Edexcel Physics Topic 1 & 2
Edexcel Physics Topic 1 & 2
When an object is moving in circular motion, the velocity is constantly changing due to the change in direction even if it is moving at a constant speed
When an object is moving in circular motion there has to be a resultant force which is known as the centripetal force that acts towards the centre of the circle
Inertial mass is the measure of how difficult it is to change the velocity of object. It is defined as the ratio of force over acceleration
Newton's Third Law states that when two objects interact, the forces they exert on each other are equal and opposite.
Momentum is a property of all moving objects, the greater the mass of an object is the greater the velocity, the greater the momentum. Its equation is p=mv
The stopping distance of a vehicle is the thinking distance and braking distance combined
Multiple things can affect the stopping distance including:
the mass of the vehicle
the speed of the vehicle
the condition of the brakes
the road conditions
the friction between the road and the tyres
the driver's reaction time
Many things can affect the driver's reaction time;
In a collision, one body exerts force on another- assuming the other body is at res- making it move but due to Newton's Third Law the body that was at rest exerts the same force on the moving body forcing it to slow down. After calculating the original momentum and the momentum of the second body, they are the same demonstrating conservation of momentum
Acceleration in freefall is 10m/s^2
The distance travelled is the area between the time axis and the graph line
If the line is straight then the object is accelerating at a constant rate and the same if the line is straight coming down- it is decelerating at a constant rate.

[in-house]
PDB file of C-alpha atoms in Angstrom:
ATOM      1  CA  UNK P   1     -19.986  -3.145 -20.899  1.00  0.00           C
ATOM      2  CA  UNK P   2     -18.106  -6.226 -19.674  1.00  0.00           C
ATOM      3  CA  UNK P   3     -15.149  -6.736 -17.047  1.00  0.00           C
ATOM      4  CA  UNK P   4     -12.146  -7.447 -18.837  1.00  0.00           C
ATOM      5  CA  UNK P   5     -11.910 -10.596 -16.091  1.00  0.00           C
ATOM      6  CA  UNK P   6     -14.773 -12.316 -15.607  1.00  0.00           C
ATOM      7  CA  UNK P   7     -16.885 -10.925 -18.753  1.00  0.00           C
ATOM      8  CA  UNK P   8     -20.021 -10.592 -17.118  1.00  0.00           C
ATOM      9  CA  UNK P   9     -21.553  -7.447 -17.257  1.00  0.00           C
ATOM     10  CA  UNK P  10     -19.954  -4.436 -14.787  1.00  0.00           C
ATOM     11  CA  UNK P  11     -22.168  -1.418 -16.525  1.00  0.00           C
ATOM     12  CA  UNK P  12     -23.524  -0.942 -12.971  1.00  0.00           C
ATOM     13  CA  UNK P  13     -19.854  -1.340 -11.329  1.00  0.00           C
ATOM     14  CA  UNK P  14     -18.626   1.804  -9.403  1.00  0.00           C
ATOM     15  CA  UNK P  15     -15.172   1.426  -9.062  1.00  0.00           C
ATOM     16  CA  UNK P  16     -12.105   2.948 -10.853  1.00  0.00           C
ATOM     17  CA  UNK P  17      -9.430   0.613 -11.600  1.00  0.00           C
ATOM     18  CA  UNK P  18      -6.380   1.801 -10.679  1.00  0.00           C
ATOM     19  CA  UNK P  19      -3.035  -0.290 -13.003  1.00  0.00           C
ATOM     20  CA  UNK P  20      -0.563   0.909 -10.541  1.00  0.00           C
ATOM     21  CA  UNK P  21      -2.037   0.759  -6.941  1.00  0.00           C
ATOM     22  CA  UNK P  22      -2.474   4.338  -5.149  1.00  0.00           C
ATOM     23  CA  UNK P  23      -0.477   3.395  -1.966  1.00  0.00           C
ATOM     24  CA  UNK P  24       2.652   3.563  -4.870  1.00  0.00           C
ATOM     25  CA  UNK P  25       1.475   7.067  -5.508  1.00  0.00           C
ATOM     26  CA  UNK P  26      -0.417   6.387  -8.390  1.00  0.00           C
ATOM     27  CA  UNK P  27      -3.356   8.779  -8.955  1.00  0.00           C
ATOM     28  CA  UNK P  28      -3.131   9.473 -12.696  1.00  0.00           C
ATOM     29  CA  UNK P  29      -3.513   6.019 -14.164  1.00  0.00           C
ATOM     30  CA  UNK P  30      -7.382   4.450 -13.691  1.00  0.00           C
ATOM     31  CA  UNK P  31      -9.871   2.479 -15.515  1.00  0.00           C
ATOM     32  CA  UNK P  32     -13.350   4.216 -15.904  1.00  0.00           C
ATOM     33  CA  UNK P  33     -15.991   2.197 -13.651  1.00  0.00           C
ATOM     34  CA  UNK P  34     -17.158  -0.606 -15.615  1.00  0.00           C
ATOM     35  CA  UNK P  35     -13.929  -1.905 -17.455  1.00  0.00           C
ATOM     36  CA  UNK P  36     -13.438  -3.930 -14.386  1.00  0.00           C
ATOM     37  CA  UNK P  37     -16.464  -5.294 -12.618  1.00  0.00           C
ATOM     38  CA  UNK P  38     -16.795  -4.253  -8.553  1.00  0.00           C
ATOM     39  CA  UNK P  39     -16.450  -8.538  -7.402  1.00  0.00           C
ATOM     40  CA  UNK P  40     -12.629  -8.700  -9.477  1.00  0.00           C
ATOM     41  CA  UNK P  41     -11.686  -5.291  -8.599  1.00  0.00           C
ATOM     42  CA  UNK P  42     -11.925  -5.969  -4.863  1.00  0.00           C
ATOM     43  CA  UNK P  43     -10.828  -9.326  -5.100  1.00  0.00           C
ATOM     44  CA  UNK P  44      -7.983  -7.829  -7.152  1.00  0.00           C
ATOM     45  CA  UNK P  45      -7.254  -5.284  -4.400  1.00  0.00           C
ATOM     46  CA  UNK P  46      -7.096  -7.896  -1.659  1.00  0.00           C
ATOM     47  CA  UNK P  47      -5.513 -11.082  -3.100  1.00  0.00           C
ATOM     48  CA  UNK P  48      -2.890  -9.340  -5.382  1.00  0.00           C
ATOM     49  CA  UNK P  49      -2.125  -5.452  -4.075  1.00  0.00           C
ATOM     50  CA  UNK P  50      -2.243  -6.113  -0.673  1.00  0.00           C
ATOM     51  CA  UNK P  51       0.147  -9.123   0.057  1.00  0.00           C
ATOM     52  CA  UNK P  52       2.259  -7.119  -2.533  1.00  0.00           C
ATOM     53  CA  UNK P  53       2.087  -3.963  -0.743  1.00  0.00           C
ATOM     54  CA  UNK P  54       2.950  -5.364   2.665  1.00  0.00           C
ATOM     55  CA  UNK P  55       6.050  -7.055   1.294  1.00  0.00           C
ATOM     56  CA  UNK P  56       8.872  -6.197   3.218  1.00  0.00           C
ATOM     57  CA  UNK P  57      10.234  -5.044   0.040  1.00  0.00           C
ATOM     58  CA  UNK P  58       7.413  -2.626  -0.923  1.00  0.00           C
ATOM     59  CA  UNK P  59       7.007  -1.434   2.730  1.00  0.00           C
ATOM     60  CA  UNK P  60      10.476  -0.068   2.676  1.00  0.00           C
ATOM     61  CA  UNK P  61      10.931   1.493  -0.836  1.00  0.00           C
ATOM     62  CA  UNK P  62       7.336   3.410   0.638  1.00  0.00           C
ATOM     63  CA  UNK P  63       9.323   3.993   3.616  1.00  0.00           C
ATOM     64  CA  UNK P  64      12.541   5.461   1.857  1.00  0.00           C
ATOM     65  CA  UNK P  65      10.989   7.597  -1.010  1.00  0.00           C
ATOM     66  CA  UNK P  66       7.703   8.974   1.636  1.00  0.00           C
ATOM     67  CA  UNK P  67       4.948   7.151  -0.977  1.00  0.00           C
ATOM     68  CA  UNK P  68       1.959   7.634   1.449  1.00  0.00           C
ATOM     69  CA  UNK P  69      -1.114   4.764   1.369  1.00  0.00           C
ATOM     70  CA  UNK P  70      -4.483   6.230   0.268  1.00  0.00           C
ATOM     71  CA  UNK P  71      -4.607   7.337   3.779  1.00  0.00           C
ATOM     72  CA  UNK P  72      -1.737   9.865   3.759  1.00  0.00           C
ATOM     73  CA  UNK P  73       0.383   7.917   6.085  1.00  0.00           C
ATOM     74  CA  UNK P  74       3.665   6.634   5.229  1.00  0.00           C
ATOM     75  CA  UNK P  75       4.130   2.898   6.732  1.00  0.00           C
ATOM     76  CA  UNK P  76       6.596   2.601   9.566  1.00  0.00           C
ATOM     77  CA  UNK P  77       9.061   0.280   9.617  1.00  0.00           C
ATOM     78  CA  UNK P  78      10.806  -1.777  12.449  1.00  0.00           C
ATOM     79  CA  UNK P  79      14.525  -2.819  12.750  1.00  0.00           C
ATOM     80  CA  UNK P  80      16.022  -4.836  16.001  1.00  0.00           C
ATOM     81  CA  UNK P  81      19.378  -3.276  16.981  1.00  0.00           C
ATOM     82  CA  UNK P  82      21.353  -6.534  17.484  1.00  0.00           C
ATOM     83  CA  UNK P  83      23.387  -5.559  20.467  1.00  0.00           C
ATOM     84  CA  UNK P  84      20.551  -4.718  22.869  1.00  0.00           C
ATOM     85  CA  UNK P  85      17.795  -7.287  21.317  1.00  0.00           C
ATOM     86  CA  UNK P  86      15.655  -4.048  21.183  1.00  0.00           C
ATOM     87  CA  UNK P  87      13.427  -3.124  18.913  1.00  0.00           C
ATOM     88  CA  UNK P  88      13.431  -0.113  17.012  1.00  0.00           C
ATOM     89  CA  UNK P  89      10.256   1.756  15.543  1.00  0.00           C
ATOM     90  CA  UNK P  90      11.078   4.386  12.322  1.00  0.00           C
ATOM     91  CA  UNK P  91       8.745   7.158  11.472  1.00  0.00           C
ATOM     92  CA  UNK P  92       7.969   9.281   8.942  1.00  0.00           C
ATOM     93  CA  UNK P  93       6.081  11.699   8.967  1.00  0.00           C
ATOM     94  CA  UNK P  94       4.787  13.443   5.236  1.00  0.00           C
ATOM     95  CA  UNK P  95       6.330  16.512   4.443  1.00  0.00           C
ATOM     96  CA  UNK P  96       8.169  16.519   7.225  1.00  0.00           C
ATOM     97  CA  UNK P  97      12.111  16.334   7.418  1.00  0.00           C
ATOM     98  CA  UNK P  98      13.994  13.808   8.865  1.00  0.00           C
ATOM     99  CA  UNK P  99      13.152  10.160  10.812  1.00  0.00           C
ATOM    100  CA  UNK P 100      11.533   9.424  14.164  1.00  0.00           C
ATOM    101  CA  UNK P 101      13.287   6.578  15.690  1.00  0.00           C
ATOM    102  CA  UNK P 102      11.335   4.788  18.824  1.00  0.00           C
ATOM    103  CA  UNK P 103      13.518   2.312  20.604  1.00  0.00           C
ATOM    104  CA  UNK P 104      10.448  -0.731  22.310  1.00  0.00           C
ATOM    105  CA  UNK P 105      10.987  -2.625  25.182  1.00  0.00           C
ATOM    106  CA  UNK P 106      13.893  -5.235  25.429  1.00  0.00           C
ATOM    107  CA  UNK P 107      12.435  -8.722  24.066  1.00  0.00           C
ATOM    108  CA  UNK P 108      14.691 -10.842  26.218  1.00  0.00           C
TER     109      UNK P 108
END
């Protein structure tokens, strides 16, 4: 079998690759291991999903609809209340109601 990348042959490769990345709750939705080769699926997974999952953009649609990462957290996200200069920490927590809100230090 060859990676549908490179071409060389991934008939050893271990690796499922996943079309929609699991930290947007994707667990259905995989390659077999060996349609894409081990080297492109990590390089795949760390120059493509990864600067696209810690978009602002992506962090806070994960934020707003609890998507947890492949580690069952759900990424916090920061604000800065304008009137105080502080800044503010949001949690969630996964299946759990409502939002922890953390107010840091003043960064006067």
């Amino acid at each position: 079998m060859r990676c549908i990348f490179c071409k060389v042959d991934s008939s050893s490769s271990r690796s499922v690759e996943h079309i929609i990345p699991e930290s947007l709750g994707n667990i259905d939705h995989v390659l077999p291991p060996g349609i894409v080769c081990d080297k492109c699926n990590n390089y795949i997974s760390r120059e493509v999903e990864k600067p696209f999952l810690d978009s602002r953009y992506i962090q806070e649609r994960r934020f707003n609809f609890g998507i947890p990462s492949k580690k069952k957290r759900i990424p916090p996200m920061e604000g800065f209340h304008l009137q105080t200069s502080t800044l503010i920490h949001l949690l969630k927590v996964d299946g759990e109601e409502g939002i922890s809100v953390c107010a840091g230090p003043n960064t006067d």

The gradient is equal to the acceleration (for uniform acceleration only)
If the line is horizontal then the object is stationary or travelling at a constant speed
Typical speeds for everyday experiences:
Running- 3 m/s
Cycling- 5.5 m/s
Walking- 1.4 m/s
Cars in urban areas- 13 m/s
Cars on the motorway- 31 m/s
Trains- 55 m/s
Wind- 5-20 m/s
Speed of sound in air- 340 m/s
Newton's First Law:
When the resultant force on a body is zero then the body is moving at a constant velocity or is at rest.
Where the resultant force on a body is not zero then the speed and/or direction of the body is changing.
Newton's Second Law:
f=ma and can be substituted into F= (mv-mu)/t
Weight is measured using a newton meter in newtons. Weight is the force acting on a body due to gravity. The higher gravity, the more the body weighs.
The equation for weight is w=mg
Topic 1- Key concepts
The SI base units are the metre for measurement of length, the kilogram for mass, the second for time, the ampere for electric current, the kelvin for temperature, the candela for luminous intensity, and the mole for amount of substance.
Vector and Scalar Quantities
A scalar quantity has a magnitude but no direction whereas a vector quantity has a direction AND a magnitude. Eg, velocity is speed in a stated direction meaning speed is the scalar quantity of velocity.
Examples of scalar quantities-
Examples of vector quantities-
uniform acceleration= 2 x a x d= x^2 - u^2